Story by Nick Spender & Art by Wes Craig
I wasn’t too familiar with the old stories of the T.H.U.N.D.E.R. agents (read: not at all) so I was kinda hoping it was new reader friendly. As I started reading, I realized I wasn’t going to be too keen on the old time-y art style but I was gonna try to keep my mind open to it. It was a little hard to care about people I have never heard about but then I realized that part of the story is that these people die quite often so they’re rotated out. I quickly forgot the names of everyone except the T.O.W.E.R. agents. A team of T.H.U.N.D.E.R. agents is on an alien planet on an observatory mission. One of them, NoMan, notices a familiar red-scarved face in the crowd of aliens(later revealed to be named Demo), and panics. He’s quickly shot in the head by an unnamed assailant. Clearly this mission went wrong. It switches to earth and a conversation between the two T.O.W.E.R. agents’ discuss the T.H.U.N.D.E.R. agents. They’re defined as heroes who are given abilities that will eventually kill them which is pretty damn harsh! Either way, an Asian woman named Lian (hero name Raven) is the first one whose equipment doesn’t have that kind of health risk attached to it.
Tension rises between the two T.O.W.E.R. agents, Toby and Colleen, as they further discuss some of the equipment, namely a helmet Toby seems to have used in the past. Apparently, a guy named Emil Jenkins, who was prior military, went to school, and worked several odd jobs, teamed up with his roommate, NoMan. They joined up with the Higher UN and created this helmet that utilizes mind control. Once the gravity of such a helmet hits him, Emil begs for it be destroyed but is denied. He then installs a safeguard algorithim based on the individual wearing the helmet since he can’t install morals, which he names “Daniel.” The story takes 3/4 of the book to really take off but it has potential.
Art style withstanding, I think it matches the story it’s put to. Wes Craig is an artist I’m not familiar with either, as I hadn’t read many Wildstorm comics where his art is predominantly shown. The only time I really felt pulled into the story art wise is when Toby and Colleen are discussing the helmet.
This isn’t a story I’m interested in following myself but by all means, check it out the next time you’re at your LCS. You may like it but I didn’t.
Story by Aaron Williams & Art by Joseph Lacroix and Dave Stewart
Oh my God, this comic tries too hard to be scary! You know the comic isn’t gonna pull you in when you’re distracted by other things constantly and it takes you an hour to read a 20-page book. Either way, let’s continue with the review. I honestly kept trying to swallow giggles because the old man looks like Jafar’s disguise in Aladdin. Old guy is hanging out in a market and suddenly he grasps a kid’s shirt (Jacob) and tells him his fortune and miraculously, Jacob eats up this old hobo’s words. The story is definitely lacking and unrealistic. Hold on, I know some of you are going to berate me for those words. “Leia all comics are unrealistic!” In a world of superheroes, superheroes doing shit is realistic, okay? In no world should people be this gullible and listen to the wino sitting on the dirt floor of a market, I don’t care what he has to say.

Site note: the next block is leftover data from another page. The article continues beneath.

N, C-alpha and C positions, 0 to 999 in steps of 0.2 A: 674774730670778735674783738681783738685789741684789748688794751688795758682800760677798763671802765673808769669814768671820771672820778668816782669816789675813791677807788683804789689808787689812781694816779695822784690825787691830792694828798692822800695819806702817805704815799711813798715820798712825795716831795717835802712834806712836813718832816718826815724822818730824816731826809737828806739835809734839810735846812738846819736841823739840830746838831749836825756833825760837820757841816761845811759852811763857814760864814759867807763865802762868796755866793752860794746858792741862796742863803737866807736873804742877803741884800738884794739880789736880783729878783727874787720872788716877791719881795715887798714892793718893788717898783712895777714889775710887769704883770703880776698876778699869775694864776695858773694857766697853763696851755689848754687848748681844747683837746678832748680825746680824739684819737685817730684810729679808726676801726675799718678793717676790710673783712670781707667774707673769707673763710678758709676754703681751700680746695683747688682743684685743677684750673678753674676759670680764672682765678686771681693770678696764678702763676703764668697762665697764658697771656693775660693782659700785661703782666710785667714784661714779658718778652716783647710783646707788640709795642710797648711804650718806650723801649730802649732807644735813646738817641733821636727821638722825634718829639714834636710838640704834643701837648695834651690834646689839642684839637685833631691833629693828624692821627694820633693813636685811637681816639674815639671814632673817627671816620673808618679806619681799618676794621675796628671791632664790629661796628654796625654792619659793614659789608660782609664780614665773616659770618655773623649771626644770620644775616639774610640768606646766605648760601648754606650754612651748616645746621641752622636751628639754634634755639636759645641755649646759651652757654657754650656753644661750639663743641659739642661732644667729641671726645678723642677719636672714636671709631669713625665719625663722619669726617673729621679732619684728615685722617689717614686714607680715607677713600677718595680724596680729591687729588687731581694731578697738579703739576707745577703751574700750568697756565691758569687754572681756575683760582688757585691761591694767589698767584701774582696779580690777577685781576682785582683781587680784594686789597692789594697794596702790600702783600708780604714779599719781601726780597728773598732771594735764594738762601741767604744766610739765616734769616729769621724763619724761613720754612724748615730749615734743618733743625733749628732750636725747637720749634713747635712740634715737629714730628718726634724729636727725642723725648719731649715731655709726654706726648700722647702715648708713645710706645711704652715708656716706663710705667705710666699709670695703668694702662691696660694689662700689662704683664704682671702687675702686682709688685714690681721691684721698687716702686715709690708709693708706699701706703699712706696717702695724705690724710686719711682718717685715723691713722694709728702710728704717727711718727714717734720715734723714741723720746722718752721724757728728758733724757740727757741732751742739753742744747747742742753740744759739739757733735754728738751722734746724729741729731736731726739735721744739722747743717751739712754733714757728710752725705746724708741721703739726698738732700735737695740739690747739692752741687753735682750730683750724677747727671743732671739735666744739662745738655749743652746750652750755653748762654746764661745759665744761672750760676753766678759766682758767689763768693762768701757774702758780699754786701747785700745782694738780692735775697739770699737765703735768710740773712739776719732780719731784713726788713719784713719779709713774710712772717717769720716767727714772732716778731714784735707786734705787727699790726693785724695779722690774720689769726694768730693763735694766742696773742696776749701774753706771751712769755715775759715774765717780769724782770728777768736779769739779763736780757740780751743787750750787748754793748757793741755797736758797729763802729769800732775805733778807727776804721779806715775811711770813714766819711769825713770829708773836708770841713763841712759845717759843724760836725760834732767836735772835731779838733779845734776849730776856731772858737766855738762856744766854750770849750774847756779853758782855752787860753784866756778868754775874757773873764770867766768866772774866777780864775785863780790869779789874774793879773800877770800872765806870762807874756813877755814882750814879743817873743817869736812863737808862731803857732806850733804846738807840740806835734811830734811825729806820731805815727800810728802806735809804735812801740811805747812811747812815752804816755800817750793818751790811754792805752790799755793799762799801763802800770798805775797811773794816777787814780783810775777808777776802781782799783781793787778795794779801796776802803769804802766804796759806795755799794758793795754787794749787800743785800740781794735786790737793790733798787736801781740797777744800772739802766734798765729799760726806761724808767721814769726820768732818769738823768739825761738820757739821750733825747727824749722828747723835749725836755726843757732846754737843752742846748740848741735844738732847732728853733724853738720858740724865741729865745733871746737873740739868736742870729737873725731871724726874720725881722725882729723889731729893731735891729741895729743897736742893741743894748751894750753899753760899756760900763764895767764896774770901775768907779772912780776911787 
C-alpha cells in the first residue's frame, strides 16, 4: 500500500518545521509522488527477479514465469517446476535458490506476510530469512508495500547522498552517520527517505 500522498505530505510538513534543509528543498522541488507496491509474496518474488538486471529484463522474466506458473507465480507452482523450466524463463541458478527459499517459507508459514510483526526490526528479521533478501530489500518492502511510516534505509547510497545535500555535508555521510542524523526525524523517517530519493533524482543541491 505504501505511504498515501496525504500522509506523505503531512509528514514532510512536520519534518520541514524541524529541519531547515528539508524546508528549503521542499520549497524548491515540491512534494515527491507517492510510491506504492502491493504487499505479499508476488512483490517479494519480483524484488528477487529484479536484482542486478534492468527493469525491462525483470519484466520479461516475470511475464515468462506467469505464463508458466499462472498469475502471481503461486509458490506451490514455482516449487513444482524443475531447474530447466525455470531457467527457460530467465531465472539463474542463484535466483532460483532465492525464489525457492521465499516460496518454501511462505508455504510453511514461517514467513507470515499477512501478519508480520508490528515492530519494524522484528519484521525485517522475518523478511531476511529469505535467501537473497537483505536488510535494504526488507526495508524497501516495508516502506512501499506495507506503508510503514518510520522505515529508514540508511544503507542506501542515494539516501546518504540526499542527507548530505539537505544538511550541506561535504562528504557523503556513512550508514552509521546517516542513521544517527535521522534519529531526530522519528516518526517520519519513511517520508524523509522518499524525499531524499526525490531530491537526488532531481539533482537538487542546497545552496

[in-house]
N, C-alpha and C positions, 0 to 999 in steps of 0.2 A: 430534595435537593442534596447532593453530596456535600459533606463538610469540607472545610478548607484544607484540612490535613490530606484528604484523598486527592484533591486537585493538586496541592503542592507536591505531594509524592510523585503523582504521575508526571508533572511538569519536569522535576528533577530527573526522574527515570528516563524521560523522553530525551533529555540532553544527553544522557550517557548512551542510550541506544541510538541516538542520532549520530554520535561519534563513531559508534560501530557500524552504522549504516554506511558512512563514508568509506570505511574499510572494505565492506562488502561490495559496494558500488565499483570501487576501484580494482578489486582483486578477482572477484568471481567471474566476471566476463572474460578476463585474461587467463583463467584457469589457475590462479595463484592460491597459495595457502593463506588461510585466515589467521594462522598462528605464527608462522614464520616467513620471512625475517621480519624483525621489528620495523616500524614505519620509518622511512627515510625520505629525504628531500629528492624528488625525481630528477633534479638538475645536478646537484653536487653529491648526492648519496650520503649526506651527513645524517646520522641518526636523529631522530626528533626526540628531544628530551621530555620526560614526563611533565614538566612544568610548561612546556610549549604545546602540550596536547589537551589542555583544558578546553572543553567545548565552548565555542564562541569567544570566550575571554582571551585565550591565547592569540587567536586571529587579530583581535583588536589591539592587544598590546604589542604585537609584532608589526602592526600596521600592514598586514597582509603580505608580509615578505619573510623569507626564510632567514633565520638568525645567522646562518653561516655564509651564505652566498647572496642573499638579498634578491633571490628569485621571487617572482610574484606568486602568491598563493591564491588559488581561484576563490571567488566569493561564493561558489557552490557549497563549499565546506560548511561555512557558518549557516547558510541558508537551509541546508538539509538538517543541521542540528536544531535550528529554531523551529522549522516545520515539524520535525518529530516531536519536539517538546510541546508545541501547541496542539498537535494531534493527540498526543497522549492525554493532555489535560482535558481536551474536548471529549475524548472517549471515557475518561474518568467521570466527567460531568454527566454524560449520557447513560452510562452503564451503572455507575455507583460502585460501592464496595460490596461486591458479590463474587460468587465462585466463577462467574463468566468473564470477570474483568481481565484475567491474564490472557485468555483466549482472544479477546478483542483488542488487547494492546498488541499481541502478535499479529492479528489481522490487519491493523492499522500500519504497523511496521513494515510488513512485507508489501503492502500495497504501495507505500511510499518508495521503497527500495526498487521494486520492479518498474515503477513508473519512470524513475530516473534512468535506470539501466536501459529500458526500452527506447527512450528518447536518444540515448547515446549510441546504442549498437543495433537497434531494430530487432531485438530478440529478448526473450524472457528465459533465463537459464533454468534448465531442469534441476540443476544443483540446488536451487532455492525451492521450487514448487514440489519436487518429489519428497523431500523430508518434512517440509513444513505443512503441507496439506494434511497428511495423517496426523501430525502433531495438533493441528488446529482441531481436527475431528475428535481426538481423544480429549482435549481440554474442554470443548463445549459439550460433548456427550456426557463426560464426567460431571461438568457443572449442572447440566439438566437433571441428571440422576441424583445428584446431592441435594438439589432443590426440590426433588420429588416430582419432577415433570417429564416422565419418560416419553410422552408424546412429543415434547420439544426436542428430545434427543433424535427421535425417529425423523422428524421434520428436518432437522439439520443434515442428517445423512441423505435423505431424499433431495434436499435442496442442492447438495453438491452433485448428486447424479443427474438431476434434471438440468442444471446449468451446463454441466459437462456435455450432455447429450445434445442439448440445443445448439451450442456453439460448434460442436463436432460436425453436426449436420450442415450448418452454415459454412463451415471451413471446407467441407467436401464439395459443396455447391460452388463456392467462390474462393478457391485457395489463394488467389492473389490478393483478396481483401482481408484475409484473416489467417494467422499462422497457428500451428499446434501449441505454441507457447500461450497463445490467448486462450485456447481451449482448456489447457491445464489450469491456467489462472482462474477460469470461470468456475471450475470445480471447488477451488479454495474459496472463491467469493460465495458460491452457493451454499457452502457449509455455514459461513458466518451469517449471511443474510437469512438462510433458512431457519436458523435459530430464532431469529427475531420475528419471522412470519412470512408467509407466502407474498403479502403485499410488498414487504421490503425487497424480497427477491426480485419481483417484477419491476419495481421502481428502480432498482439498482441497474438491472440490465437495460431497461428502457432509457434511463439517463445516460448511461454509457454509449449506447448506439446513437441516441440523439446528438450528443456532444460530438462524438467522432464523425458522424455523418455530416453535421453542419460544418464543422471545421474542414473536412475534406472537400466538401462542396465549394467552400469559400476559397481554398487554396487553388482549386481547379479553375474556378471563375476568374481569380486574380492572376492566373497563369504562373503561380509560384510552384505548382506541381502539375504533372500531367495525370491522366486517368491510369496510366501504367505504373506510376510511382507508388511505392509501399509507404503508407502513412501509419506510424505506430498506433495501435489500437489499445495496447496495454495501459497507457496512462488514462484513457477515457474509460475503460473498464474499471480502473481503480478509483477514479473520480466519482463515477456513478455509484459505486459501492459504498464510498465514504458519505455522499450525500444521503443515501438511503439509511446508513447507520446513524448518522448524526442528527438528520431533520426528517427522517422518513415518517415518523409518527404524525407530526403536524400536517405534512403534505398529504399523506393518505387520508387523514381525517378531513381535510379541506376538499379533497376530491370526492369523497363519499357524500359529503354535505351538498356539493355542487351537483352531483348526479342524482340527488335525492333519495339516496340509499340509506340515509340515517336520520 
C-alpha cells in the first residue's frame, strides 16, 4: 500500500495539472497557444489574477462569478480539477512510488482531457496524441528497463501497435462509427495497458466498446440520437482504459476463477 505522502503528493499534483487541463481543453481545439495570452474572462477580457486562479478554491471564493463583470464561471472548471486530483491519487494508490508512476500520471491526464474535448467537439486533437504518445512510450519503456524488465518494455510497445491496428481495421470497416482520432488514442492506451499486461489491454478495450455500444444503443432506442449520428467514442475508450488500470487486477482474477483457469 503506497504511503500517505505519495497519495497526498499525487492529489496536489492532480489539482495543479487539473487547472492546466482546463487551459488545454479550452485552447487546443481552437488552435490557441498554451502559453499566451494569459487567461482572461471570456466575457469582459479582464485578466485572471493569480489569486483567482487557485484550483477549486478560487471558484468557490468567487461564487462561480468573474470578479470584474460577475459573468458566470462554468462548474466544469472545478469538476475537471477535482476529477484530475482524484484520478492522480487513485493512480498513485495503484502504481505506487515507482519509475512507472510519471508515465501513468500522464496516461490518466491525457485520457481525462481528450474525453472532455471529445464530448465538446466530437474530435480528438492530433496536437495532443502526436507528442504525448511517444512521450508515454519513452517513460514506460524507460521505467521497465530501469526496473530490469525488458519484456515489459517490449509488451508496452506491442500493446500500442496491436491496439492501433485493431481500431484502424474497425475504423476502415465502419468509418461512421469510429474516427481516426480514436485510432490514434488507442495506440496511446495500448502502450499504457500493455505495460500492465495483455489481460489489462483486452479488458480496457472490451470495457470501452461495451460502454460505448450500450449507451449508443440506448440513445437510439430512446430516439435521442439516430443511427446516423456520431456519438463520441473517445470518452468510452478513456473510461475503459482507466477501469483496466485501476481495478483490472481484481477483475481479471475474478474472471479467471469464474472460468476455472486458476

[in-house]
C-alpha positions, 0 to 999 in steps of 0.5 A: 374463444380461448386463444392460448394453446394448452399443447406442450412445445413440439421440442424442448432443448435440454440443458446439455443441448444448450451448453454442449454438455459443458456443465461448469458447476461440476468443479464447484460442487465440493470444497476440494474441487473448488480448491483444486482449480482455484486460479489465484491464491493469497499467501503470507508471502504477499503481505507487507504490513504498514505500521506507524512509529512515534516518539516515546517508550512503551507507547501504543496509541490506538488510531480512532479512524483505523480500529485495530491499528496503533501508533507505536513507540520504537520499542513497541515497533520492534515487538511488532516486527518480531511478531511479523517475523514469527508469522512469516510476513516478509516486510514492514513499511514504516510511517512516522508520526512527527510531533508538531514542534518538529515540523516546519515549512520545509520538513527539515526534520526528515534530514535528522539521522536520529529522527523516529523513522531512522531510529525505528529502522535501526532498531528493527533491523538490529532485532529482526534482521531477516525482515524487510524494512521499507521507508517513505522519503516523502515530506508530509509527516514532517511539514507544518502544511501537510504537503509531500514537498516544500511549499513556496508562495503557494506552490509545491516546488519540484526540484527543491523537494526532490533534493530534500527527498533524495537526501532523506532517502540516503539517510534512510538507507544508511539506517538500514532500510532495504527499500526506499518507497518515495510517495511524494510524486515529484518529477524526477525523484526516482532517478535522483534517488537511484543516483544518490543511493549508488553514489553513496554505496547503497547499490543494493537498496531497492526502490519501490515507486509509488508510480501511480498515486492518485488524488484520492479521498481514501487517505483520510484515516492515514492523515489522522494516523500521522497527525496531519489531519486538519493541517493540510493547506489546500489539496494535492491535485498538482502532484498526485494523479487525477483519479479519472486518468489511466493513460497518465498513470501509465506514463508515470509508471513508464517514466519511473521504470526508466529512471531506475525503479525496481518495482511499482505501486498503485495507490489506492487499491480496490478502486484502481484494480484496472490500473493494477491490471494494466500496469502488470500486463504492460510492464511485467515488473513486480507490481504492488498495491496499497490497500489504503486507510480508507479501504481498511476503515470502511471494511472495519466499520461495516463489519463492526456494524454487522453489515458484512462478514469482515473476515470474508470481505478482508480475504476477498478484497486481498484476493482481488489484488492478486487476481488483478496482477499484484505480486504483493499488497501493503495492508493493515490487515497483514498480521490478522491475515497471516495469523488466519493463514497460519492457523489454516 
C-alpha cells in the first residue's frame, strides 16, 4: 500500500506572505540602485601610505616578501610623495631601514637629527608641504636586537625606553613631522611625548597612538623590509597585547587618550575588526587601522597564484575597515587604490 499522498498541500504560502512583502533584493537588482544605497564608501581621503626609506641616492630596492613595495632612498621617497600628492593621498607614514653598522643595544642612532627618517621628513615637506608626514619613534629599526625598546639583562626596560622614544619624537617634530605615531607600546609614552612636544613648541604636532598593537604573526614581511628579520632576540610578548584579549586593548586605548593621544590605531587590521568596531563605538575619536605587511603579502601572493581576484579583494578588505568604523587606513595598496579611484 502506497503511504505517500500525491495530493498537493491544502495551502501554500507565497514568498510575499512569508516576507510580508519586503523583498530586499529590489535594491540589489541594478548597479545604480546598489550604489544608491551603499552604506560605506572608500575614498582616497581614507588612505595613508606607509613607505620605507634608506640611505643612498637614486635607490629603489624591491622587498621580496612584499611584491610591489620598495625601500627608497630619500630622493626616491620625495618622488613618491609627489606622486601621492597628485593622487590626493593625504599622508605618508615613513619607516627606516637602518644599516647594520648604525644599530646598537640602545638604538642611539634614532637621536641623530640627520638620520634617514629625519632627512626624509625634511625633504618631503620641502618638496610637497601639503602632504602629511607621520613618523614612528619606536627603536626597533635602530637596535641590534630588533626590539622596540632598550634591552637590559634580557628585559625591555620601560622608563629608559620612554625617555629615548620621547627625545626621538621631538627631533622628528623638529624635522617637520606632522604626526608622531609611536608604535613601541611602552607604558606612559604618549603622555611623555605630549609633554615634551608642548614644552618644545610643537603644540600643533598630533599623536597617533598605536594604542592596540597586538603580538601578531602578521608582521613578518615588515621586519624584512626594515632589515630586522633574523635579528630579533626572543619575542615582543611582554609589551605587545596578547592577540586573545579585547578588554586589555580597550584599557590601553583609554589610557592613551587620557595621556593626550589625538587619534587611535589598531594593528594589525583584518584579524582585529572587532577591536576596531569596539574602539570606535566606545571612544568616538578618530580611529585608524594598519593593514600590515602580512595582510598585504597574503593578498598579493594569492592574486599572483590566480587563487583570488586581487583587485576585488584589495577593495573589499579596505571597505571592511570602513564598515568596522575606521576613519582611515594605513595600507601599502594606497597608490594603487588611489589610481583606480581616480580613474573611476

That’s all I was trying to say. Throw in a totally confusing flashback about Jacob as a kid sent into battle anyway with tears in his eyes and another showing mama dearest, who is apparently the barbarian wife of Jacob’s daddy. Jacob’s dad has her tried and convicted of treason and be-heads her. Jacob has some issues with Dad.
The art is just okay. I can see Lacroix working on a Hellboy title with Mignola but definitely not on this one. Get out while you can, guy because I’m betting on this title to be canceled if they went and canceled Shade. As far as outstanding artistic panels go, the only one I liked is laughably the one with hobo Jafar grabbing onto Jacob’s shirt.
This comic sucked. I literally had to make myself go back and read it after I lost interest 3 pages in. Definitely leave this on the shelf.
The Ray #1
Story by Jimmy Palmiotti & Justin Gray with Art by Jamal Igle
I’m very unsure if they’re going for random diversity with this story but The Ray is Asian. I wasn’t going to pick this up as I was already annoyed that it took up precious pages of Aquaman. Naked, awkward, and in Seattle, Lucien finds himself resigned to his newfound powers thanks to a Sun Gun project. I don’t know about you, but a Sun Gun just sounds like a bad idea. On the heels of realizing all clothes burn off his rippling, muscled body, Lucien becomes aware that he can bend the light and reflections he now rides, forming “clothes” we normal people can see while he still remains naked. Enter bossy Hindu girlfriend Chanti. Not much to like about her or to relate to, but she yaks his ear off and recommends strongly that he see a doctor before leaving. Through the power of yoga (suggested by Lucien’s hippy adoptive parents), he is able to control his powers. The villain also shows up in the last few pages, a hollywood legacy who disappeared in 1981 and all that remained were a film of his demise and a shrunken head. This is being explained by a professor to his mildly interested students as they watch the director dying and surprise, he bursts out of the ground and kills them all.
Art is okay, nothing to write home about. I think Lucien looks dopey most of the time (kind of like Mario Lopez) and his friends and family look equally silly. I do looooove the coloring by Guy Major.
I am not interested at all to see where this story goes. Leave this one on the shelf too.